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Peta Vatthu

Peta Vatthu 3.2 Sānuvāsī Sutta
The Monk from Mount Sanuvasi

A ghost reveals how to share merit with his past relatives.

There was once an arahant named Potthapada living in the city of Kundi, on Mount Sanuvasi. He possessed many good qualities.

His mother, father, and brother passed away and were reborn in the ghost world because of the bad deeds they committed in the human world. They were very tired, thin, and naked. They experienced pain as if they were being pierced by needles. They were always scared and would not show themselves.

However, one day the brother revealed himself to Potthapada Bhante while standing on his hands and feet like an animal. But Potthapada Bhante just walked past the ghost without saying anything. The ghost spoke to him saying,

Ghost:

I am your brother who was reborn in the ghost world. Your mother and father are also there right now. Having done evil deeds, now we have to suffer there. They are pierced with needles and are very tired, thin, and naked. They are always scared and do not show themselves.

You are very compassionate, Bhante. Please have pity on us. Please offer alms and dedicate that merit to us. That is the only way we will be happy.

Potthapada Bhante and twelve other monks searched for alms and soon gathered at the same place with the purpose of sharing their meals.

Potthapada Bhante:

Give me the food that you have collected. I want to offer it to the community of monks out of compassion for my departed relatives.

The monks gave their food to Potthapada Bhante. The Bhante offered the food to the Sangha and dedicated the merit to his mother, father, and brother by saying, “Let this merit go to my departed relatives. May my relatives be happy.”

The merit he dedicated instantly became a well prepared, good quality curry and other food for the monk’s departed relatives. The brother then appeared in front of the monk looking healthy, fresh, and happy, saying,

Brother:

Bhante, there is lots of food for us to eat. But we are still naked. Please do something so we can have some clothes.

Potthapada Bhante then collected some scraps of cloth. Once he had collected enough, he made a robe and offered it to the Sangha by saying, “Let this merit be for my departed relatives. May my relatives be happy.”

The fruit of his donation immediately turned to clothing for his relatives. The brother appeared again in front of the monk dressed in fine clothes and said,

Brother:

There are more clothes here than there are in King Nanda’s realm, made from silk and wool, linen and cotton. There are so many that they hang down from the sky. We can wear as many clothes as we want. But we are still homeless, please find a way for us to have a home now.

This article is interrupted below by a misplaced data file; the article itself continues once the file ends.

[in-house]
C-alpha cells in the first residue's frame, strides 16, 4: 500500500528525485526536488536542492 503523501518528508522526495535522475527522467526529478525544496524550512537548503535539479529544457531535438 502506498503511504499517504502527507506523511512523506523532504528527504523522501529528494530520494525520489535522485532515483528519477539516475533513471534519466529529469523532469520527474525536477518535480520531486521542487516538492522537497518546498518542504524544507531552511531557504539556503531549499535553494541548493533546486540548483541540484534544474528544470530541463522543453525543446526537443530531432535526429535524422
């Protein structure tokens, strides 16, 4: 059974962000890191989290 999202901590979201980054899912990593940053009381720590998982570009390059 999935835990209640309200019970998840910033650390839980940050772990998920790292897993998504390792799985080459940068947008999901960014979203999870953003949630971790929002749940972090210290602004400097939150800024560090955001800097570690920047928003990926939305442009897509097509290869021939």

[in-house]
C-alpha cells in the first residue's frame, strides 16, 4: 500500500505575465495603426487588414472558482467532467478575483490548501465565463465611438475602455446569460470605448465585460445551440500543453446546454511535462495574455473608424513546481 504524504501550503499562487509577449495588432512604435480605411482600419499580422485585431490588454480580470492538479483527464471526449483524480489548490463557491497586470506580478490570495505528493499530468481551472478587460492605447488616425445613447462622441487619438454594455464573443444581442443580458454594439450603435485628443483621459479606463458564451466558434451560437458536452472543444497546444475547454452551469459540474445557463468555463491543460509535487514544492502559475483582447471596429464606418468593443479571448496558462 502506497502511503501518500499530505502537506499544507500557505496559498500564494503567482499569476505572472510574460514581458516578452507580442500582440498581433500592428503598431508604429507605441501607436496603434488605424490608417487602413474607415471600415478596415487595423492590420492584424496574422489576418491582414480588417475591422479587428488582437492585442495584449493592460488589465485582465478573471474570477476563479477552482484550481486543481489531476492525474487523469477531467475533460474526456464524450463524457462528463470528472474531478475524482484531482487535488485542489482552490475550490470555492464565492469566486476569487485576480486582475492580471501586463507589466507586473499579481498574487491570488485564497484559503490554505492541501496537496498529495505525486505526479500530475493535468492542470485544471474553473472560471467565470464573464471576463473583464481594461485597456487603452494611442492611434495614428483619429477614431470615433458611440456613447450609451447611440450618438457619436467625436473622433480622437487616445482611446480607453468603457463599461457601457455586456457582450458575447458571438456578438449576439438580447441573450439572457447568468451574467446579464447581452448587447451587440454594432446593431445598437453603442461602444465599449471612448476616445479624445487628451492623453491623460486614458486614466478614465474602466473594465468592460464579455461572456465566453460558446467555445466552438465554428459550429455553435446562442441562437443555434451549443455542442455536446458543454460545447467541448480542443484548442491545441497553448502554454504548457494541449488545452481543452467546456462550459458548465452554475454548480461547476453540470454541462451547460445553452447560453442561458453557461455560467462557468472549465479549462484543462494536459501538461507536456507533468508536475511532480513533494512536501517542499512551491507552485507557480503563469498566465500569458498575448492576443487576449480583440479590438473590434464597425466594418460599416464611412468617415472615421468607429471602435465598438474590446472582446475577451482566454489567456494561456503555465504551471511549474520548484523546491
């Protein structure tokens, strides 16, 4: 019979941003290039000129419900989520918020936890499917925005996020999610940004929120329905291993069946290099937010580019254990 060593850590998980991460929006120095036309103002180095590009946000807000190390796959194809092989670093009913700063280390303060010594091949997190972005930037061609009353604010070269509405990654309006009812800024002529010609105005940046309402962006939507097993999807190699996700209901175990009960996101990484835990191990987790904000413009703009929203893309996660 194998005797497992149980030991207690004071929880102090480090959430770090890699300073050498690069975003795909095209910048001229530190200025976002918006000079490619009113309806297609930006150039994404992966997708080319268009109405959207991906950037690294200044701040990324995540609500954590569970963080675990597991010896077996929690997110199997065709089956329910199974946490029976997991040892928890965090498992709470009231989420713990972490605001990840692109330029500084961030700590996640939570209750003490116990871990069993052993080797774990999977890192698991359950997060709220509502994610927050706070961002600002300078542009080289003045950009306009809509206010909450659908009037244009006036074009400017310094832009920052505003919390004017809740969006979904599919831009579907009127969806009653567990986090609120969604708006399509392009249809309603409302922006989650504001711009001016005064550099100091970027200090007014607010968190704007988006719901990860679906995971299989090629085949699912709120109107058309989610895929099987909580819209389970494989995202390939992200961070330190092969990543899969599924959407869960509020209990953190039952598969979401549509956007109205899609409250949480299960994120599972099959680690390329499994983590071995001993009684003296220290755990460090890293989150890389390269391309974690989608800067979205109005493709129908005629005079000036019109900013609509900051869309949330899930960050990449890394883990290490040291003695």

Potthapada Bhante built a hut from leaves and donated it to the Sangha. When he had offered it, he dedicated the merit by saying, “Let this merit be for my departed relatives. May my relatives be happy.” Immediately the merit that he shared came into the form of a large multi-story house.

The brother appeared in front of him once again saying,

Brother:

The house that we have right now cannot be found anywhere in the human world, but it is like the houses where devas live. The house shines in all directions. But Bhante, we are still thirsty. Please find a way to get us some water to drink.

Potthapada Bhante filled a water pot and offered it to the Sangha saying, “Let this merit be for my relatives. May my relatives be happy.”

The merit he shared immediately became lotus ponds for the family. These ponds had clear water, beautiful banks, and were filled with sweet fragrance. The water was cool and covered with lotuses, water lilies, and lotus petals.

The relatives of the monk bathed, drank, and enjoyed the water. They then appeared once again in front of Potthapada Bhante saying,

Relatives:

Bhante, we have plenty of water now, but our feet are dried and cracked. We have to walk around on gravel and other sharp objects in our bare feet. Please find a way so we can get something so to ride on.

The elder monk found some sandals and offered them to the Sangha saying, “Let this merit be for my departed relatives. May my relatives be happy.” The merit immediately went to the relatives in the form of a carriage. The relatives approached the monk in their carriage and said,

Relatives:

You have shown us compassion, Bhante. You helped us to get food to eat, clothing, houses, water to drink, and vehicles to ride in. We are here now to pay homage to the compassionate Potthapada Bhante.

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Peta Vatthu 3.2 Sānuvāsī Sutta: The Monk from Mount Sanuvasi

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